Christopher Plummer relishes a good death scene.
He has a haunting one in his latest film, "The Last Station," in which he plays seminal Russian novelist Leo Tolstoy. Plummer perfectly captures the labored breaths of a dying person, the falling in and out of consciousness, and even offers a little smile of peace within himself as the writer of "War and Peace" bids adieu to the world.
"They are all different," he says of death scenes. "I have died with my eyes open, which is more interesting than dying with your eyes shut. I can't remember how I died as Tolstoy, but I have done Cyrano de Bergerac on stage and I died with my eyes opened. I think that's marvelous, because in the theater the lights hold to your open eyes and it's kind of marvelously frightening for a second. Cyrano dies happy because he's found love, so there is an ecstasy to his death."
But death is only the beginning these days for Plummer, whose career continues to evolve, decades after his most famous role as the regally sexy Capt. Von Trapp in the 1965 musical "The Sound of Music."
FOR THE RECORD:
Christopher Plummer: An article about Christopher Plummer in Wednesday's Calendar section said the actor had won an Emmy Award, for the miniseries "The Moneychangers." That award is one of two Emmys won by Plummer. The second came in 1994 for his voice-over work as the narrator of "Madeline." —
Trim and still breathtakingly handsome just shy of his 80th birthday, Plummer is all old-school charm and puckish sense of humor this Saturday morning at the Polo Lounge at the Beverly Hills Hotel. He's in town from Connecticut, where he lives with his third wife, Elaine, for the L.A. premieres of "The Last Station" and Terry Gilliam's latest fantasy, "The Imaginarium of Dr. Parnassus."
Though the actor has won two Tonys ("Cyrano," "Barrymore") and an Emmy for the miniseries "The Moneychangers," Plummer has never won a major film award. But that may change with "The Last Station," which opens Friday. On Tuesday, the film earned five Spirit Award nominations, including a supporting actor nod for Plummer, fueling the Oscar buzz surrounding his performance.
Plummer, whose well-received autobiography "In Spite of Myself" was published last year, seems surprised he's in such demand these days. Besides his acting roles, Plummer also did voice-over work this year in two animated films, playing mad genius explorer Charles Muntz in Pixar's blockbuster hit "Up" and No. 1 in the apocalyptic "9."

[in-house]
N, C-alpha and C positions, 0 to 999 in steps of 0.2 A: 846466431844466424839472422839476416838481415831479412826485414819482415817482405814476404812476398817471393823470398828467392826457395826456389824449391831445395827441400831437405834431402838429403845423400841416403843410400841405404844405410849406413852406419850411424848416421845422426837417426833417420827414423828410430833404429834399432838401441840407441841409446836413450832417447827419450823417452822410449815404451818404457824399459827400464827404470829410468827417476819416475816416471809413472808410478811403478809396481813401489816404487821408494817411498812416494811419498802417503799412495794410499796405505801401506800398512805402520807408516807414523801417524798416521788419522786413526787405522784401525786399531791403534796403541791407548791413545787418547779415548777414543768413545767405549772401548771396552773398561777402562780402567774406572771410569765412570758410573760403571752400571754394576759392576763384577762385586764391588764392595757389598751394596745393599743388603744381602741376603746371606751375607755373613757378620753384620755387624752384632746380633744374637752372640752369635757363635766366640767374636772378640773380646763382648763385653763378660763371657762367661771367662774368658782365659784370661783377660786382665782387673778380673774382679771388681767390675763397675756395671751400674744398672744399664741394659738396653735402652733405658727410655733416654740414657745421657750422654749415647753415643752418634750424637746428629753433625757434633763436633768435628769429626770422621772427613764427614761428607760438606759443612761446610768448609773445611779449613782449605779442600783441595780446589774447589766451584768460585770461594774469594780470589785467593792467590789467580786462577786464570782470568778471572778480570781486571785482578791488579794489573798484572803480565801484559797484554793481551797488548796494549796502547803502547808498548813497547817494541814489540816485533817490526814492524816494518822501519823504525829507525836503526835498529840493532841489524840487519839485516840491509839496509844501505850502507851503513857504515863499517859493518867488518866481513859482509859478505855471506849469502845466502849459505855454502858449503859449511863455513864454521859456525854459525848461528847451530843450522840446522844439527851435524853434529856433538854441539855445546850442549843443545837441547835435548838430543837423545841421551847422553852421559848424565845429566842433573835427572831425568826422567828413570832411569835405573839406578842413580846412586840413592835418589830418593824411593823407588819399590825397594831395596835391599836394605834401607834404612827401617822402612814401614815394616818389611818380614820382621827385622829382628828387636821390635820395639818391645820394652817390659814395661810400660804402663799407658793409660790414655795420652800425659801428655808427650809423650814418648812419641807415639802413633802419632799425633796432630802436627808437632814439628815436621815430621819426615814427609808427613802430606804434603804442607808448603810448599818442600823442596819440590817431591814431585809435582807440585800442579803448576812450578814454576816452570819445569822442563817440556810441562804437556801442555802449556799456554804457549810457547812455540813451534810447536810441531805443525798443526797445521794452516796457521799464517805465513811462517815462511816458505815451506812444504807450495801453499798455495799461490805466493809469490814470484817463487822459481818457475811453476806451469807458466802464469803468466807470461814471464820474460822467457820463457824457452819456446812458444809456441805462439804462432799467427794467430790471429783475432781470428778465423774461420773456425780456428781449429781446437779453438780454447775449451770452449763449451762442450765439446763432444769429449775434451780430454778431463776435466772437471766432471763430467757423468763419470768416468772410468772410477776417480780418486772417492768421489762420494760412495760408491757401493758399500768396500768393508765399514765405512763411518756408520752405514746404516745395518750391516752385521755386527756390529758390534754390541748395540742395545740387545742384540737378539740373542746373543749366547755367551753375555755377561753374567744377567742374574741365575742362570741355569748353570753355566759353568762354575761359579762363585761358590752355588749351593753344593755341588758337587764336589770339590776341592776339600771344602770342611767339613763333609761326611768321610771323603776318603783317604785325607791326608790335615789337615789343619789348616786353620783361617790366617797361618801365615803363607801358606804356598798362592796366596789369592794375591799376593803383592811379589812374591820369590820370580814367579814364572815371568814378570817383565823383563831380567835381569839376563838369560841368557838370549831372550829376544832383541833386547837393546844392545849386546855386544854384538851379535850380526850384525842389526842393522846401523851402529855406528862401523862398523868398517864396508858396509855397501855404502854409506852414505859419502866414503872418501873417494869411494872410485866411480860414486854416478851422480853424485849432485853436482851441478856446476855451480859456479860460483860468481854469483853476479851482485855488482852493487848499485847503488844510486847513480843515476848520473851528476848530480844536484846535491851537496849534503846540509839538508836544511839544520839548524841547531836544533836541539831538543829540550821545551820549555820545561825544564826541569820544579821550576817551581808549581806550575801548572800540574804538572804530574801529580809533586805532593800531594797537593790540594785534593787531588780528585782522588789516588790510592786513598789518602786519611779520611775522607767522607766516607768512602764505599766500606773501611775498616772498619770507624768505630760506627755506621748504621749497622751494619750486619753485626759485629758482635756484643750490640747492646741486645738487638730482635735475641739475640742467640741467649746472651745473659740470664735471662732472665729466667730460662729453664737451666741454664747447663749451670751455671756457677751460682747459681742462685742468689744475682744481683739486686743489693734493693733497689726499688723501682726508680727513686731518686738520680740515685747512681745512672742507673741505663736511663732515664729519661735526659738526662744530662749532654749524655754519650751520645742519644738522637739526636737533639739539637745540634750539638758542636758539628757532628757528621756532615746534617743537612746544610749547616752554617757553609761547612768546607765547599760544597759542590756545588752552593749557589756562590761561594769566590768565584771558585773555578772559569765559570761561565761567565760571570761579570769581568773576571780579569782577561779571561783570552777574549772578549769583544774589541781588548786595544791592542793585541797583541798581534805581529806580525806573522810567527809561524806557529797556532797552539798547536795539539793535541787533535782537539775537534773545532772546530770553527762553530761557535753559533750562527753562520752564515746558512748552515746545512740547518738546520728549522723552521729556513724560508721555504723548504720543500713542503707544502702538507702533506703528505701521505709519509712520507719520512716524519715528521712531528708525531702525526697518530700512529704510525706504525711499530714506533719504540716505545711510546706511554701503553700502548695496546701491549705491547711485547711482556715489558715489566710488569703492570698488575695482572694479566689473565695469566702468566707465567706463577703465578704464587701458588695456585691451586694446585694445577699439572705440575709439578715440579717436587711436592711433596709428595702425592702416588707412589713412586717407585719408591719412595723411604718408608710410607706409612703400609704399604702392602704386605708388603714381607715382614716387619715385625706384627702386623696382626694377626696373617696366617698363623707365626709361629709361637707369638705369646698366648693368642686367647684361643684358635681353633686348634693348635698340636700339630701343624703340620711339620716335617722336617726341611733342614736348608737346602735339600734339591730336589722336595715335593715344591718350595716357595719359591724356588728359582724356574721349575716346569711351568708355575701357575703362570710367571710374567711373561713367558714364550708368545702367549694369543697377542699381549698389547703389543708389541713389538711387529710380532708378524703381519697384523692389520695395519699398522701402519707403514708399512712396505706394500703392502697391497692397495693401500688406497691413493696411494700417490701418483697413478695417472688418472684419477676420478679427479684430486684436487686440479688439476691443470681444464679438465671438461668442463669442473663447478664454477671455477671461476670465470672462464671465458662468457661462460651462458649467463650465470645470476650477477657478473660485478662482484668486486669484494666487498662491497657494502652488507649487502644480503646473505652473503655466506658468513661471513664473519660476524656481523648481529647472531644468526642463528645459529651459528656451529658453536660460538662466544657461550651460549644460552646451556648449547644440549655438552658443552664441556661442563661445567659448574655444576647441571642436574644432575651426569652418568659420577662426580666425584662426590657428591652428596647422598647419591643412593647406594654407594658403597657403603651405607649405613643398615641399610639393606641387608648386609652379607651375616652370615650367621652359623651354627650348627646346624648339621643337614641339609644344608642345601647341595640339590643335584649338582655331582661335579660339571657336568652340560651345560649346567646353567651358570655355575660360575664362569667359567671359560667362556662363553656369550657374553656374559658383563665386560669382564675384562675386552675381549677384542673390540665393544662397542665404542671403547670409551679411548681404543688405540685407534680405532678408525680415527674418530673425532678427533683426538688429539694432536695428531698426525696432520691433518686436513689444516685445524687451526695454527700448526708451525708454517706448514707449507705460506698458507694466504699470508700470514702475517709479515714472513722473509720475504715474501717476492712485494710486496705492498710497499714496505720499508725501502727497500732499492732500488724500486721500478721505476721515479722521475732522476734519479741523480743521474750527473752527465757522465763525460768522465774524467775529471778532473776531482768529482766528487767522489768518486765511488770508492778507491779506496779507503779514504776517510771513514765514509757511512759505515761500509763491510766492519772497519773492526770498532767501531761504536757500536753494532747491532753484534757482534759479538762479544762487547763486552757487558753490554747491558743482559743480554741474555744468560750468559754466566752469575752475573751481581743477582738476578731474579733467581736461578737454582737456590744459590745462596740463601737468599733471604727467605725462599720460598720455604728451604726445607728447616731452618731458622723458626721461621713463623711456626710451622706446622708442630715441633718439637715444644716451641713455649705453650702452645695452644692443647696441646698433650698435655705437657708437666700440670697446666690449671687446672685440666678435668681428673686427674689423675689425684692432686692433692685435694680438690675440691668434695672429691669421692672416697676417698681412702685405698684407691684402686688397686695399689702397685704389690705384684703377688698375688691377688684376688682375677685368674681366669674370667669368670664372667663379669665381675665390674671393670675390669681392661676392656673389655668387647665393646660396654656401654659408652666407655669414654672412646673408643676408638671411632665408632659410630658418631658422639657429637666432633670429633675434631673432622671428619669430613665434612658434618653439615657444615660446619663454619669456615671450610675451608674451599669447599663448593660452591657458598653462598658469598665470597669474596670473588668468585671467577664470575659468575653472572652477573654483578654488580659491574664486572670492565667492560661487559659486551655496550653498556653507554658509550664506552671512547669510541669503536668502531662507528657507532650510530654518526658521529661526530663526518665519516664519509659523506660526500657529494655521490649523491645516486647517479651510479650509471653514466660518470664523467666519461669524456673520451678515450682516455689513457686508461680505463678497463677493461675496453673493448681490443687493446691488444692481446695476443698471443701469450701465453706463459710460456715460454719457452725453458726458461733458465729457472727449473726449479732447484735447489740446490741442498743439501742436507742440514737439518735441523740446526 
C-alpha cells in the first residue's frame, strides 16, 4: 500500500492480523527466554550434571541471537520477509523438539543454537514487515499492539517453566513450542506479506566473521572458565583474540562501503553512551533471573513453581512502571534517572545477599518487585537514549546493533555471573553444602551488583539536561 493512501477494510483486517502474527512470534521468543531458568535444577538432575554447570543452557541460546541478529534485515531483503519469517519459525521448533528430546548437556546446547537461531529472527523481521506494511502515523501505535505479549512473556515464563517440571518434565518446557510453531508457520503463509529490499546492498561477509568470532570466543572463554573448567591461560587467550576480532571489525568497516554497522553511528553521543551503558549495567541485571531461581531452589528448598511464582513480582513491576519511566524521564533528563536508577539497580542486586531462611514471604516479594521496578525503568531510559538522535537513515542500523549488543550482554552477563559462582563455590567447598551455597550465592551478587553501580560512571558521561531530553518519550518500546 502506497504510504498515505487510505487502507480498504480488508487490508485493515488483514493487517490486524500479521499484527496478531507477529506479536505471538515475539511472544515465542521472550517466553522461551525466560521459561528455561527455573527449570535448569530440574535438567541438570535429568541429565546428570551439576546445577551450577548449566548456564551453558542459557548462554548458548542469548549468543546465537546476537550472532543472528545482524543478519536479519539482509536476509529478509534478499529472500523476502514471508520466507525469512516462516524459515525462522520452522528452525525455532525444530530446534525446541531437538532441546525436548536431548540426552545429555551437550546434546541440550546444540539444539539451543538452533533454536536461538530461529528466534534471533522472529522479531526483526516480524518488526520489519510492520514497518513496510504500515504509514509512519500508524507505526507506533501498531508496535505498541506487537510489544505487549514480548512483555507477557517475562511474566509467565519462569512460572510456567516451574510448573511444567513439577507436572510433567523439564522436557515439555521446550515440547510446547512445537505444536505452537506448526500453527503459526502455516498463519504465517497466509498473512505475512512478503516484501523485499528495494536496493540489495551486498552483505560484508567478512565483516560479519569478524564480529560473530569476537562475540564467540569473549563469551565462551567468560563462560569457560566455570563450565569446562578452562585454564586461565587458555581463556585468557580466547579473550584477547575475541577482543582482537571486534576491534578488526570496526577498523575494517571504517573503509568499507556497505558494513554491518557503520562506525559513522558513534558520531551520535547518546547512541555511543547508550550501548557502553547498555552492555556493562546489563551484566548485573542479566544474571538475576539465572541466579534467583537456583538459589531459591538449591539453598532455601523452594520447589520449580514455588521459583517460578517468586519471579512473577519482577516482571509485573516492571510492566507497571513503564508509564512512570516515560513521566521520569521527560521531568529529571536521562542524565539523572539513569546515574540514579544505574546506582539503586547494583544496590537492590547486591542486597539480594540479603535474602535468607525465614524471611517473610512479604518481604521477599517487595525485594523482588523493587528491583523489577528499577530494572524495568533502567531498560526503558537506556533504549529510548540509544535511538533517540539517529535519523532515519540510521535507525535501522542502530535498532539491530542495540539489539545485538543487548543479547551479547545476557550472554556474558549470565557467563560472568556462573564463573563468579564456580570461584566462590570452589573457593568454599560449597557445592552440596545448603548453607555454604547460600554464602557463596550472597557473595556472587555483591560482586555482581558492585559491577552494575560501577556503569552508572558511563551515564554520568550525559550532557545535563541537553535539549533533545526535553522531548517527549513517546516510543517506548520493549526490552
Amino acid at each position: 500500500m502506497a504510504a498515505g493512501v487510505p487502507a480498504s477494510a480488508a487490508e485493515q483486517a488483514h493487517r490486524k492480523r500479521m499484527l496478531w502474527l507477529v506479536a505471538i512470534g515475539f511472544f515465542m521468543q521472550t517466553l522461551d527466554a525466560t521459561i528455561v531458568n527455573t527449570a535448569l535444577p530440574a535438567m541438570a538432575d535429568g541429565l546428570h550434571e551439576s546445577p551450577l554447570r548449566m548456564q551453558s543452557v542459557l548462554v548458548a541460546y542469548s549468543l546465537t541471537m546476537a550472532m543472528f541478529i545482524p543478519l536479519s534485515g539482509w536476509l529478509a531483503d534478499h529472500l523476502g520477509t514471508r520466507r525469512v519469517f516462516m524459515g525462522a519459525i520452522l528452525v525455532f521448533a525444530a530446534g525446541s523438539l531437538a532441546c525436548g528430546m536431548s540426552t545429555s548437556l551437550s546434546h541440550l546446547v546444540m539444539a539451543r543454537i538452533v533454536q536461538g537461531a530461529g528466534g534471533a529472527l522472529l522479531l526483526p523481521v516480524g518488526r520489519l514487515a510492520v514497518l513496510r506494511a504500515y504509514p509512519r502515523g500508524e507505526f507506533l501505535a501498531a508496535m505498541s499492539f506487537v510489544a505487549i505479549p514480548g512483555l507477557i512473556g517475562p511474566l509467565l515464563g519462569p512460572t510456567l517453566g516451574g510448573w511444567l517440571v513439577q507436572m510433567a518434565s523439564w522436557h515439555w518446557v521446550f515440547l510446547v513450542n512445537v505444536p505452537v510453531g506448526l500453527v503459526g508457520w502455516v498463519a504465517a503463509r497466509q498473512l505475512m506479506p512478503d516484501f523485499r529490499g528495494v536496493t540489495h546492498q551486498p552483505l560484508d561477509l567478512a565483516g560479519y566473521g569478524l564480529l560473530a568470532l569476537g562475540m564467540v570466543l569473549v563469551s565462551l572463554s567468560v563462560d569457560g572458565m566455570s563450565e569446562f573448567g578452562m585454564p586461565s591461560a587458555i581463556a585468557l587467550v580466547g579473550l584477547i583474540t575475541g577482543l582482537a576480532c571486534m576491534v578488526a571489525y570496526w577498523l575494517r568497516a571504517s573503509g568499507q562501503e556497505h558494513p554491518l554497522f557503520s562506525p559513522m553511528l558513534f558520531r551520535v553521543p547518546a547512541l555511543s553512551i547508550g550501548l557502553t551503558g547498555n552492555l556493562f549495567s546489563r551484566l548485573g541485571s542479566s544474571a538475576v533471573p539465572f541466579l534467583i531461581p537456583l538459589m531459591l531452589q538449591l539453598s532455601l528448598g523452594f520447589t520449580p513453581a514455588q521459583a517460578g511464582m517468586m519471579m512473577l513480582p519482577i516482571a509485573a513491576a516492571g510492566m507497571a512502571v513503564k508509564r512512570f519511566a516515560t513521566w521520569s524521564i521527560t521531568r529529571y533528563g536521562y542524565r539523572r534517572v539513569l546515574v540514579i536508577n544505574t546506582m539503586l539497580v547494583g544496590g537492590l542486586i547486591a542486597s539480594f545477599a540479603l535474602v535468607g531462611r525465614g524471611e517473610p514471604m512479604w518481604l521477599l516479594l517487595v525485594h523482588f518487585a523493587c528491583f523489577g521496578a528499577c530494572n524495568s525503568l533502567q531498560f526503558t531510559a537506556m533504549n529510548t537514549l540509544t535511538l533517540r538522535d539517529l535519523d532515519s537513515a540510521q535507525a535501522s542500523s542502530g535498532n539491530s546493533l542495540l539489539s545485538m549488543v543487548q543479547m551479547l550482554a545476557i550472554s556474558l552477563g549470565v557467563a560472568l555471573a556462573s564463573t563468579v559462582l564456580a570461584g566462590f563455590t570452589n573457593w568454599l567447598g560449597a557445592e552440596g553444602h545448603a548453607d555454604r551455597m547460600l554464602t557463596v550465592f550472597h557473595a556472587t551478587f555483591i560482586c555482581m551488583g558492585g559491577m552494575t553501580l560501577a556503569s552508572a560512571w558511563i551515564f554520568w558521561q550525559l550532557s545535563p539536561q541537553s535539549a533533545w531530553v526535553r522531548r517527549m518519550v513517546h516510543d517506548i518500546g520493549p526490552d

He's also about to start a new film, "Beginners," written and directed by Mike Mills, that is based on the filmmaker's life.
"Ewan McGregor plays Mike Mills," says Plummer, nursing an espresso. "I play his father, who waits until he's about 79 to come out of the closet."
Plummer erupts into a hearty laugh. "I thought this is a great change for me," he says. "It's charmingly written. He's dying of cancer, but there is a lot of spirit and fun and humor because he dies happily, because he's found someone that he loves."
Despite Plummer's recent successes, Gilliam believes the actor has gotten less full of himself as he's aged.
"The years have worn him down very pleasantly," says Gilliam. "I think he's gotten a bit cuddlier as he has gotten older."
Tolstoy's last year
Written and directed by Michael Hoffman, the romantically lyrical "The Last Station" explores the final year in the life of Tolstoy and his relationship with his wife of 48 years, Sofya (Helen Mirren). Sofya finds herself locked in a ruthless battle with Chertkov (Paul Giamatti), who is the defender of the writer's legacy and believes that the great man should sign over the copyrights to his books to the Russian people.
"It just struck me it was such a remarkably good idea to cast somebody who was the same age as Tolstoy was at the time," says Hoffman.
"If you cast a younger actor, they would spend time showing you or convincing you they are 80. So with Chris you get somebody who is 79 and so full of life and full of energy. His sexuality is so alive, and he is spending his time on screen just doing what Tolstoy was doing, being an energetic man in the late years of his life."
Hoffman says Plummer "comes in with very clear emotions of what he wants to do, and then he's really willing to change and experiment. He is really a movie star. The first couple of days of rehearsal, he kept saying, 'How does anyone play an icon?' I said, 'Chris, you are an icon.' "
Plummer, though, is still pondering the question -- "How do you play a genius? It's impossible. And how do you write a script about a genius? Since you can't play a genius, you play absolutely the opposite, and that's what I tried to do with Michael's encouragement."
A shared impishness